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The US Constitution: Does It Stand the Test of Time?
A LIVING CONSTITUTION
The U.S. Constitution: Does it stand the test of time?
In 1835, less than half a century after the ratification of the U.S. Constitution, Alexis de TocqueviUe observed in his famous book, Democracy in America, "...The social state of America is a very strange phenomenon. Men there are nearer equality in wealth and mental endowments ... than in any other country of the world or in any other age or recorded history."1 Indeed, by Tocqueville's time, America had already begun to live up to the legacy that the Founding Fathers had ardently expressed in the Constitution: that America be the exemplar of freedom and equality. Today, America continues to grow and prosper from these ideals of democratic governance. And in so doing, the Constitution lives on as it regulates and adapts to new generations and new ideas.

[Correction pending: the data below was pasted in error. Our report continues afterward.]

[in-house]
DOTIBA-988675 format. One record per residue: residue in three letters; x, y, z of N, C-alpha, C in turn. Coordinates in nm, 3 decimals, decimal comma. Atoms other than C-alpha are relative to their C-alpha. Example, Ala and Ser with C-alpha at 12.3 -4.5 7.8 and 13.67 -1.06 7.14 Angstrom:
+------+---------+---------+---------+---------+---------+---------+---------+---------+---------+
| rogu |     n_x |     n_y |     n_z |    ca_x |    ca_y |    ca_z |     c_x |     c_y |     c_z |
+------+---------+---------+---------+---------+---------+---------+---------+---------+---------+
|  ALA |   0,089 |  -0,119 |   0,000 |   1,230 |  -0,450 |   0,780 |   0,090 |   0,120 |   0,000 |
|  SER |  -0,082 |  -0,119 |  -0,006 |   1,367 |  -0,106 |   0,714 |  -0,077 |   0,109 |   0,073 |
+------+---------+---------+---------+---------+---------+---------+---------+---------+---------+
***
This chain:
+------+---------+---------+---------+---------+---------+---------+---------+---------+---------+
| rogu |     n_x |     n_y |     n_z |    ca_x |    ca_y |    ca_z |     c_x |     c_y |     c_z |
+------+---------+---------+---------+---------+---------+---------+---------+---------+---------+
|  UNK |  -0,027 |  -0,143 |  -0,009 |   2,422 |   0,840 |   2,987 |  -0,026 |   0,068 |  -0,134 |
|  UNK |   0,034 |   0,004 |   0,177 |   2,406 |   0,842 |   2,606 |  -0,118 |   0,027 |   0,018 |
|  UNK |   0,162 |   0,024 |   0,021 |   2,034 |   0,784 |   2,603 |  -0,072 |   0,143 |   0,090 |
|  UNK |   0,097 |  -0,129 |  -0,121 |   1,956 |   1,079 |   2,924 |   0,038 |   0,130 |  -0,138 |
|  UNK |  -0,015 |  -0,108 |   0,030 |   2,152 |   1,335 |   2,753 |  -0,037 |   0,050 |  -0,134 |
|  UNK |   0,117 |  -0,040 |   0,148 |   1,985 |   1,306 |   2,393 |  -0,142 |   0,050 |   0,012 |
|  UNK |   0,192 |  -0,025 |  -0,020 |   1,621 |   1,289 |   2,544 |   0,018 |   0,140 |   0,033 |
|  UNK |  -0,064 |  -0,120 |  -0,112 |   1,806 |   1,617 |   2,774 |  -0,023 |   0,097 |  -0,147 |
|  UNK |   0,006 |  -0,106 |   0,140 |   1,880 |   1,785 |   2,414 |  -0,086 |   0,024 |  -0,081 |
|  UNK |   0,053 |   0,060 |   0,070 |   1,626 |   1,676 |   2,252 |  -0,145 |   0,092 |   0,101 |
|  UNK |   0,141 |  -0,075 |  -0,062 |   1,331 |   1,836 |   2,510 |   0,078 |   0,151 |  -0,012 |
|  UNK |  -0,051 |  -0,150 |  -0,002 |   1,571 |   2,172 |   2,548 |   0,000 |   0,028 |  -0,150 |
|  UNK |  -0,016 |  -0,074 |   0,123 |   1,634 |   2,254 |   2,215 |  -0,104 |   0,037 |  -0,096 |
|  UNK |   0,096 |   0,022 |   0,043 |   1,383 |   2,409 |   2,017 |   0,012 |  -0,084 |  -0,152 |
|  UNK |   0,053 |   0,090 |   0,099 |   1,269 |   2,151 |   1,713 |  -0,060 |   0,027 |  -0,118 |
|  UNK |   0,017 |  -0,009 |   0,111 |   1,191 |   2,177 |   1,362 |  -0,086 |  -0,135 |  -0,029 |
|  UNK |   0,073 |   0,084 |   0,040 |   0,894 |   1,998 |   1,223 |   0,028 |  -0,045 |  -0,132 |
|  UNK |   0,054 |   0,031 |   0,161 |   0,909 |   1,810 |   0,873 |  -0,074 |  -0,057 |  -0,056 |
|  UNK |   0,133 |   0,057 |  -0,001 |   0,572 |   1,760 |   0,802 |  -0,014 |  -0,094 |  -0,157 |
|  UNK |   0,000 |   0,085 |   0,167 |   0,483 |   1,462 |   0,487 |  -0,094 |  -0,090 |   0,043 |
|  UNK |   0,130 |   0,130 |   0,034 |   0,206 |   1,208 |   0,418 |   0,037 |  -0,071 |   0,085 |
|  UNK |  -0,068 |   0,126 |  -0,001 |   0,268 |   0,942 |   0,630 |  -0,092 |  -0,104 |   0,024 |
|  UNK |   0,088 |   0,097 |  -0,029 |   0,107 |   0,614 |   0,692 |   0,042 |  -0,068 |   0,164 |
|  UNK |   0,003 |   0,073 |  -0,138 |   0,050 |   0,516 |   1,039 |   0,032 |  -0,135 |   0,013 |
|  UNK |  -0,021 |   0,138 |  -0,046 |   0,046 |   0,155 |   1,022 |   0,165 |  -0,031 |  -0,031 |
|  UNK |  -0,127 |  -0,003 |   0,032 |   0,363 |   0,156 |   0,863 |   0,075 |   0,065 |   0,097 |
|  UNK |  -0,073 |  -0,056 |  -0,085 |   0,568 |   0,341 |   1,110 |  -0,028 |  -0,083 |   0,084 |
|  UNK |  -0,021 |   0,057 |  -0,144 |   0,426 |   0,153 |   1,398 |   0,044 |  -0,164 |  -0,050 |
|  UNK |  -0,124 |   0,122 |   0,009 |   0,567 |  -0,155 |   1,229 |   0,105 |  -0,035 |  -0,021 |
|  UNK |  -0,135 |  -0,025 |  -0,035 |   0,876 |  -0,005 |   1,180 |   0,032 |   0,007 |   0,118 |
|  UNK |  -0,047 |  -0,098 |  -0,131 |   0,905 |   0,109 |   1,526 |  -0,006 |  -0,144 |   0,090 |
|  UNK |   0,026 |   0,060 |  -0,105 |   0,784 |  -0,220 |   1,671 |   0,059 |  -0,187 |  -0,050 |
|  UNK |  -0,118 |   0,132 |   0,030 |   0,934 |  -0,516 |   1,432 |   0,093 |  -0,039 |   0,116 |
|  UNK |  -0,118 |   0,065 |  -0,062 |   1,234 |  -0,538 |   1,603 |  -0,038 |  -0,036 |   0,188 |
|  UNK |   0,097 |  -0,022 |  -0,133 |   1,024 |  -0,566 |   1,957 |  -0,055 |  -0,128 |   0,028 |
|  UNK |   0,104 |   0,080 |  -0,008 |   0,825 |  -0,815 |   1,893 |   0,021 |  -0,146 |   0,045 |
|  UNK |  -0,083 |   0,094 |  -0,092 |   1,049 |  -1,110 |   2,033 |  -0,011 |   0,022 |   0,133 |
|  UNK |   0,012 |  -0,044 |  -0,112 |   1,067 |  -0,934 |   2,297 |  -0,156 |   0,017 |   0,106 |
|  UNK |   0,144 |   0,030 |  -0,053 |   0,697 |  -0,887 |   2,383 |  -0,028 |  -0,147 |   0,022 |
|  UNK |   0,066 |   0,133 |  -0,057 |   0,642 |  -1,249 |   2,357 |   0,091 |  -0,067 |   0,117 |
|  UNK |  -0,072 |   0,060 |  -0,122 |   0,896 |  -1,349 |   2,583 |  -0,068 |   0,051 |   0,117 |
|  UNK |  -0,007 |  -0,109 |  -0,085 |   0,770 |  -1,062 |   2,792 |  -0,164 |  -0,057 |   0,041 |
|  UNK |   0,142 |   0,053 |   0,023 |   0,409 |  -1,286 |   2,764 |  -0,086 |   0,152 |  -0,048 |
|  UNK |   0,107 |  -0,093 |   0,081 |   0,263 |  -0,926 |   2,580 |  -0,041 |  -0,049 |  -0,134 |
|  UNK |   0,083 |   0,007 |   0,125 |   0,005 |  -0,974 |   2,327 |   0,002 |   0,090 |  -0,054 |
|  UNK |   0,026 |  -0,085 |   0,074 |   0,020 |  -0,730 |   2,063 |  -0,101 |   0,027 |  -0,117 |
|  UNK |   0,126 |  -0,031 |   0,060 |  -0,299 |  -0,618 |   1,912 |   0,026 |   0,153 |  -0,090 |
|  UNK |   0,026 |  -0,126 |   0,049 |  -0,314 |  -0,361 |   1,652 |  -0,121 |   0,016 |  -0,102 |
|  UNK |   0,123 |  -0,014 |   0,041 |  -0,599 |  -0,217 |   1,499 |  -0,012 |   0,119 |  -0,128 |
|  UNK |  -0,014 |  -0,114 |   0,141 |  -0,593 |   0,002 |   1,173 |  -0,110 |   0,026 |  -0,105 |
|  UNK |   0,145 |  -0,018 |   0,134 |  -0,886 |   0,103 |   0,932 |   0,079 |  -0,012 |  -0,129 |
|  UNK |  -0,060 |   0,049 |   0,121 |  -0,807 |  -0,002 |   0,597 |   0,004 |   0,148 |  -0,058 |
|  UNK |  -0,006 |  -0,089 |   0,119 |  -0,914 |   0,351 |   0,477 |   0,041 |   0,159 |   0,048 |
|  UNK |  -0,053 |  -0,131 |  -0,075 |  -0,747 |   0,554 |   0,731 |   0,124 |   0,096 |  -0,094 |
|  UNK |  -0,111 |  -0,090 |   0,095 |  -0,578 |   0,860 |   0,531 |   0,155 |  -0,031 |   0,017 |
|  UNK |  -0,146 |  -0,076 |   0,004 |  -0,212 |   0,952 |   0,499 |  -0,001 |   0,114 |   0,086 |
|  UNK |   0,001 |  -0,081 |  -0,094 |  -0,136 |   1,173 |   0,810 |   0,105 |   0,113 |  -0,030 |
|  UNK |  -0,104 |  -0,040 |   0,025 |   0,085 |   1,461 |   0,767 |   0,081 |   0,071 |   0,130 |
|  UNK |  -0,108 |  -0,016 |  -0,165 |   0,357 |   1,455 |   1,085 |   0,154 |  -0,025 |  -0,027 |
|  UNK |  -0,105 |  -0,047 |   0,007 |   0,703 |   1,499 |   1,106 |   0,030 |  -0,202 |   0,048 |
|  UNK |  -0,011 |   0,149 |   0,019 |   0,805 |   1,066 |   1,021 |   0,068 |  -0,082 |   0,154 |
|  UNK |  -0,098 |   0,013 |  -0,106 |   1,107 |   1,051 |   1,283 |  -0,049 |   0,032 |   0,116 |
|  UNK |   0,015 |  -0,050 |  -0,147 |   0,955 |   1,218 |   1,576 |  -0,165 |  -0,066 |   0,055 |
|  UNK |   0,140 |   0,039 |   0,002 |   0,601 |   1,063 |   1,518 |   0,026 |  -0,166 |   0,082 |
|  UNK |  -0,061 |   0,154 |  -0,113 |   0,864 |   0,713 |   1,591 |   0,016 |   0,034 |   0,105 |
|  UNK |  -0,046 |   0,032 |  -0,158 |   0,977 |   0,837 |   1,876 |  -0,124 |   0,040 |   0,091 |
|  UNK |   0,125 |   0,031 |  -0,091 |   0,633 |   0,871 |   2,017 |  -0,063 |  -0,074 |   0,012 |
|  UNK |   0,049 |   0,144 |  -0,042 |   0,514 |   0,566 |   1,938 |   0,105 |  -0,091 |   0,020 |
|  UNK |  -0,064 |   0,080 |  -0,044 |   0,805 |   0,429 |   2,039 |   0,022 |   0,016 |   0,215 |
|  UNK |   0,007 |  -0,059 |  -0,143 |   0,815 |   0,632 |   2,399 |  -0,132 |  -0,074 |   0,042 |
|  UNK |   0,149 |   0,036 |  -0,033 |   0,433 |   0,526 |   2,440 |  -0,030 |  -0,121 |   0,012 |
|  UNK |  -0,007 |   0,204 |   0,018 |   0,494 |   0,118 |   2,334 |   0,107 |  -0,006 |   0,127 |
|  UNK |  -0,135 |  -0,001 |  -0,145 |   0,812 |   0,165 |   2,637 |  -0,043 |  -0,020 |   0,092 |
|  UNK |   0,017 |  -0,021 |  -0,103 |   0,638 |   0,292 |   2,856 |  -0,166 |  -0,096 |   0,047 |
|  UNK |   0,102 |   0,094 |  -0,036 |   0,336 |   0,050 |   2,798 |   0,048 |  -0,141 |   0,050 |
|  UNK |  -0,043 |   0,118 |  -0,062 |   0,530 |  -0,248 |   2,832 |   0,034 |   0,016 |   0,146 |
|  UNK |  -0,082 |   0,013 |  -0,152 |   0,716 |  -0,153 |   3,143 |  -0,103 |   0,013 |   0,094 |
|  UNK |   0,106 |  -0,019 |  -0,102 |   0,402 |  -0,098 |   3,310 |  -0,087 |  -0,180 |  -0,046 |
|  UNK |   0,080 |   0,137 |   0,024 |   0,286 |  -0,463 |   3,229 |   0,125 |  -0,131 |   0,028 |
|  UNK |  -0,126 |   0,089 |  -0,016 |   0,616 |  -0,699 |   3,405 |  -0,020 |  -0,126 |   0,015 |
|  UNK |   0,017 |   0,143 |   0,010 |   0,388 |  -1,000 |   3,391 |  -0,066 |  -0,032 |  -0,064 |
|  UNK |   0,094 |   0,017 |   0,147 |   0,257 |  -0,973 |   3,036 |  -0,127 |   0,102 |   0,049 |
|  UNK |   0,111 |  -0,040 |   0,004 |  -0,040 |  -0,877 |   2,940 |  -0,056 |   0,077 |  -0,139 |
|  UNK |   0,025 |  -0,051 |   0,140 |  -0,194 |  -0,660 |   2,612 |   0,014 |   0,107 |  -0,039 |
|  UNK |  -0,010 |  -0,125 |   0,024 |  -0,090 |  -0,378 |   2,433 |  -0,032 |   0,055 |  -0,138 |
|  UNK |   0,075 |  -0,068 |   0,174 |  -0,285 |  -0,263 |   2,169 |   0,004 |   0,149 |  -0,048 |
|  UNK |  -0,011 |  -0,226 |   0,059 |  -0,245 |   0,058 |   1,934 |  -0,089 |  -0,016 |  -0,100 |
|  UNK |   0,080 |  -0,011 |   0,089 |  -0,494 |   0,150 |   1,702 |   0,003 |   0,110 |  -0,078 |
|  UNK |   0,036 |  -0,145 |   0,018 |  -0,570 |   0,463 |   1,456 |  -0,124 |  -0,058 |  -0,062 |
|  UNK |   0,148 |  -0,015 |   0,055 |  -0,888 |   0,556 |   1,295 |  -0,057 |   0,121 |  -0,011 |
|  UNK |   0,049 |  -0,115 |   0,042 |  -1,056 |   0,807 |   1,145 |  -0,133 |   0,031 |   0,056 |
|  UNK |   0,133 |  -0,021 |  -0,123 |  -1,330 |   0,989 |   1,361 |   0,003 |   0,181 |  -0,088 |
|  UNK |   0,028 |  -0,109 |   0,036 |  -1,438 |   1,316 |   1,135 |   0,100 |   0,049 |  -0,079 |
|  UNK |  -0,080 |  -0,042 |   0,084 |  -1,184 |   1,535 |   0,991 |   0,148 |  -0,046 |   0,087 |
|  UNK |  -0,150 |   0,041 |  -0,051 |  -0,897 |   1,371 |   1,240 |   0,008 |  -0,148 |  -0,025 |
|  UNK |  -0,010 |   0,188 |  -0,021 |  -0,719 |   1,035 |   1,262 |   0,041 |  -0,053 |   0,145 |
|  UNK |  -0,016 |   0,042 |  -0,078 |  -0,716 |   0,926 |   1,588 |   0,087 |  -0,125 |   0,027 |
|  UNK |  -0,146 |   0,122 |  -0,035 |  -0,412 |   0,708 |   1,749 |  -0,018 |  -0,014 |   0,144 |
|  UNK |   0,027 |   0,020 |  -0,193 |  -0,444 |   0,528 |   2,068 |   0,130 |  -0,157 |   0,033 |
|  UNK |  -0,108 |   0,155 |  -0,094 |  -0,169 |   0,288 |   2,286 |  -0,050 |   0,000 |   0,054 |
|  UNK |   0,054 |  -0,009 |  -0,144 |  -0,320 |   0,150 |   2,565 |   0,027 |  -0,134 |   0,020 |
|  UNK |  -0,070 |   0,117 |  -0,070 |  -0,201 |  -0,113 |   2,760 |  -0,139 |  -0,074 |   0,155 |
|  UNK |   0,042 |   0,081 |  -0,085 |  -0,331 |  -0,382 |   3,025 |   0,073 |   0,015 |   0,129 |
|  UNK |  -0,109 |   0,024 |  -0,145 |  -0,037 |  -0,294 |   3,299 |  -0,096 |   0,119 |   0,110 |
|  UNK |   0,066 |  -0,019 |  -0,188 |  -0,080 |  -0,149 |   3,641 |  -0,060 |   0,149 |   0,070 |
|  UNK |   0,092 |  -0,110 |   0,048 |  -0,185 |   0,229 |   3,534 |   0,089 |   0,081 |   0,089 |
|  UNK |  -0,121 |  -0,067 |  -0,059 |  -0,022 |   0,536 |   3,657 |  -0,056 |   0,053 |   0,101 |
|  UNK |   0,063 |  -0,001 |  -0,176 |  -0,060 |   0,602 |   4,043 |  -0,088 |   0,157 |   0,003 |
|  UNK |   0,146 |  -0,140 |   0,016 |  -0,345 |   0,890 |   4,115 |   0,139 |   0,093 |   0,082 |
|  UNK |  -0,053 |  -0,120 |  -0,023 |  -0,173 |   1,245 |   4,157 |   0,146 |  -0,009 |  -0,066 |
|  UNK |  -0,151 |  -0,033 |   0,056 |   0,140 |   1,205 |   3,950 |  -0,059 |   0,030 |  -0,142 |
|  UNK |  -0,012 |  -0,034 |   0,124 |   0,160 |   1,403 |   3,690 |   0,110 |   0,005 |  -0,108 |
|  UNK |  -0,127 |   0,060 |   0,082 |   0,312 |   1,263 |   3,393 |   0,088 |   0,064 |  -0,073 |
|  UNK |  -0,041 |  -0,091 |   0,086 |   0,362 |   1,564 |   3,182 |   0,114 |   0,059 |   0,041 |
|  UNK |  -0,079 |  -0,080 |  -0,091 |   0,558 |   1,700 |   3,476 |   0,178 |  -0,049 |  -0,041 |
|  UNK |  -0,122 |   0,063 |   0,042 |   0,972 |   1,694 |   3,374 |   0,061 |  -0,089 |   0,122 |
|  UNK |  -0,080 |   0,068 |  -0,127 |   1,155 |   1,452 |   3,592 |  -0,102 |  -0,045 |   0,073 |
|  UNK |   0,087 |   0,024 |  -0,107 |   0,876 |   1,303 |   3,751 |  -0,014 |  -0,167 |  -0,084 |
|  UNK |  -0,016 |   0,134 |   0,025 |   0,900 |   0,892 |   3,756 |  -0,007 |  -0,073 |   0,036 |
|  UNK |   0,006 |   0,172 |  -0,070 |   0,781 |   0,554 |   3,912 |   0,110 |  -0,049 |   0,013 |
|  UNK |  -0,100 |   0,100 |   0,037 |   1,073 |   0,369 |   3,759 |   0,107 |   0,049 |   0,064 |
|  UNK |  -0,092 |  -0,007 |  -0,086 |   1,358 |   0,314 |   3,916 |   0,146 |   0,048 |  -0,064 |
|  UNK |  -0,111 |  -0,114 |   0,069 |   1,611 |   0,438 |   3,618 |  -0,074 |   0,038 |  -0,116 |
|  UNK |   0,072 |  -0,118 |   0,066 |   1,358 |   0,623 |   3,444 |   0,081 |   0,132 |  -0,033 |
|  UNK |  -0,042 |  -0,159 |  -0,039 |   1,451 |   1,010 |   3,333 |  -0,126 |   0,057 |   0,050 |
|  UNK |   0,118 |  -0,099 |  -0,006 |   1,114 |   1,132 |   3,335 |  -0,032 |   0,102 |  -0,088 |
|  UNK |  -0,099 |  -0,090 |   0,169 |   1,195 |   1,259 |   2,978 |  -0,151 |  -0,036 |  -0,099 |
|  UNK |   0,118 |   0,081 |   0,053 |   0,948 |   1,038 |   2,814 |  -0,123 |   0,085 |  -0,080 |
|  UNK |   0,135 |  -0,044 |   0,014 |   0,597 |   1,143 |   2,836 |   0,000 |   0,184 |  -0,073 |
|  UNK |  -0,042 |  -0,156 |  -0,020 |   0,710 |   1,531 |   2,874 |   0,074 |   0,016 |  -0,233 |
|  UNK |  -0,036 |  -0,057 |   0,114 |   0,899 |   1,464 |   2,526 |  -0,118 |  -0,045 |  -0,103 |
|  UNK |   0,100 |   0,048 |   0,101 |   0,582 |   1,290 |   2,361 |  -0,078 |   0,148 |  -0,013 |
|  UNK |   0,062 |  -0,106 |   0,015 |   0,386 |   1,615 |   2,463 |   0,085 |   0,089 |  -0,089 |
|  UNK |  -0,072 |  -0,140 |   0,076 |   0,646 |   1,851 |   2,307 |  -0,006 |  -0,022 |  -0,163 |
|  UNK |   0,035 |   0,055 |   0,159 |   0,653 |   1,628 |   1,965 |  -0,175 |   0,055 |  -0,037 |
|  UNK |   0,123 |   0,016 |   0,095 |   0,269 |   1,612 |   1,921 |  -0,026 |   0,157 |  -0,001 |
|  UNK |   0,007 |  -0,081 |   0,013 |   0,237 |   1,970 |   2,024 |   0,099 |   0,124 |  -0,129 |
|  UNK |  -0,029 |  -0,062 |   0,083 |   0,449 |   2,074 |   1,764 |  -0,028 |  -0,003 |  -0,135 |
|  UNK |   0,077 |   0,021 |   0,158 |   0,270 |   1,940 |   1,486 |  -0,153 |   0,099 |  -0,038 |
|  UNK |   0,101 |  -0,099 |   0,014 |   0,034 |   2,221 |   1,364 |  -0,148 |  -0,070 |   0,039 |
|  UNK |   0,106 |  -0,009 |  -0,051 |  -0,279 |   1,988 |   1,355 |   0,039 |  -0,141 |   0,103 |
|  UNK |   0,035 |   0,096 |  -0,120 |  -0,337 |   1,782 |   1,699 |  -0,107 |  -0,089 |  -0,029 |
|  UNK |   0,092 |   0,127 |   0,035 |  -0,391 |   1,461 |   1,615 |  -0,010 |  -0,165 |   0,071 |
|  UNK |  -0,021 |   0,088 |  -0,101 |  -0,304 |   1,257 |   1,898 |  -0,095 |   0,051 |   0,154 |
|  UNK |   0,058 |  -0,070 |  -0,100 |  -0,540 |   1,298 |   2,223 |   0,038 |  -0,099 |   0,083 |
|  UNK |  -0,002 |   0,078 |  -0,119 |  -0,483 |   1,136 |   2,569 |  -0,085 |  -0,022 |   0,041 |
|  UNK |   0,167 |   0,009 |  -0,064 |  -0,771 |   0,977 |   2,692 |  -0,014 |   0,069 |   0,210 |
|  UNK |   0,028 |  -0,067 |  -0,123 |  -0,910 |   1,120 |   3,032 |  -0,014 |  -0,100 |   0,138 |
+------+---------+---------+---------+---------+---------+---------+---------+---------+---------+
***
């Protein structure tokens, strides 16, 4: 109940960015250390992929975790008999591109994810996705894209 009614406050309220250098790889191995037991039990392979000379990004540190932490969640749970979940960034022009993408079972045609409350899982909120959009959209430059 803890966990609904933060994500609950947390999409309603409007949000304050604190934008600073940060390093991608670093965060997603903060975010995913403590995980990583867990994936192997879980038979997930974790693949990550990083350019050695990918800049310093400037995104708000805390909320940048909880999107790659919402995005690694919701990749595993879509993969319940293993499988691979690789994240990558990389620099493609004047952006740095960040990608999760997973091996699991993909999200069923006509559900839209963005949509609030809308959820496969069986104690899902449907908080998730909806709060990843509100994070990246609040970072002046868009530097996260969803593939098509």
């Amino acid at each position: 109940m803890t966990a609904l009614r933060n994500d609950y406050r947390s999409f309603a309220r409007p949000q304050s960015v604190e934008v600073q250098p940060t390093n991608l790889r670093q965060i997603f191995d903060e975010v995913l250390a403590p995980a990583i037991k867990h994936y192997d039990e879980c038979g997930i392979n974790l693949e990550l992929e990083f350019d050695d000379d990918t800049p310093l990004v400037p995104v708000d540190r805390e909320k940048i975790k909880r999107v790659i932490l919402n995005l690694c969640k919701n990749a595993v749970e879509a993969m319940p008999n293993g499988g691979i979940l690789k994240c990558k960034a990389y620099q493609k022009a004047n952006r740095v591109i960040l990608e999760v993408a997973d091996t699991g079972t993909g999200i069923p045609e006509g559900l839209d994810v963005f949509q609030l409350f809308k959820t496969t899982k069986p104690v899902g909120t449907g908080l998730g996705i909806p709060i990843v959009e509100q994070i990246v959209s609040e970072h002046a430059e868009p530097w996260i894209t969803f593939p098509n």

Much of the Constitution's flexibility can be attributed to the elastic clause (Article I, Section 8), which gives Congress the power to make all laws that are "necessary and proper" to carry out the laws explicitly listed in the Constitution. …
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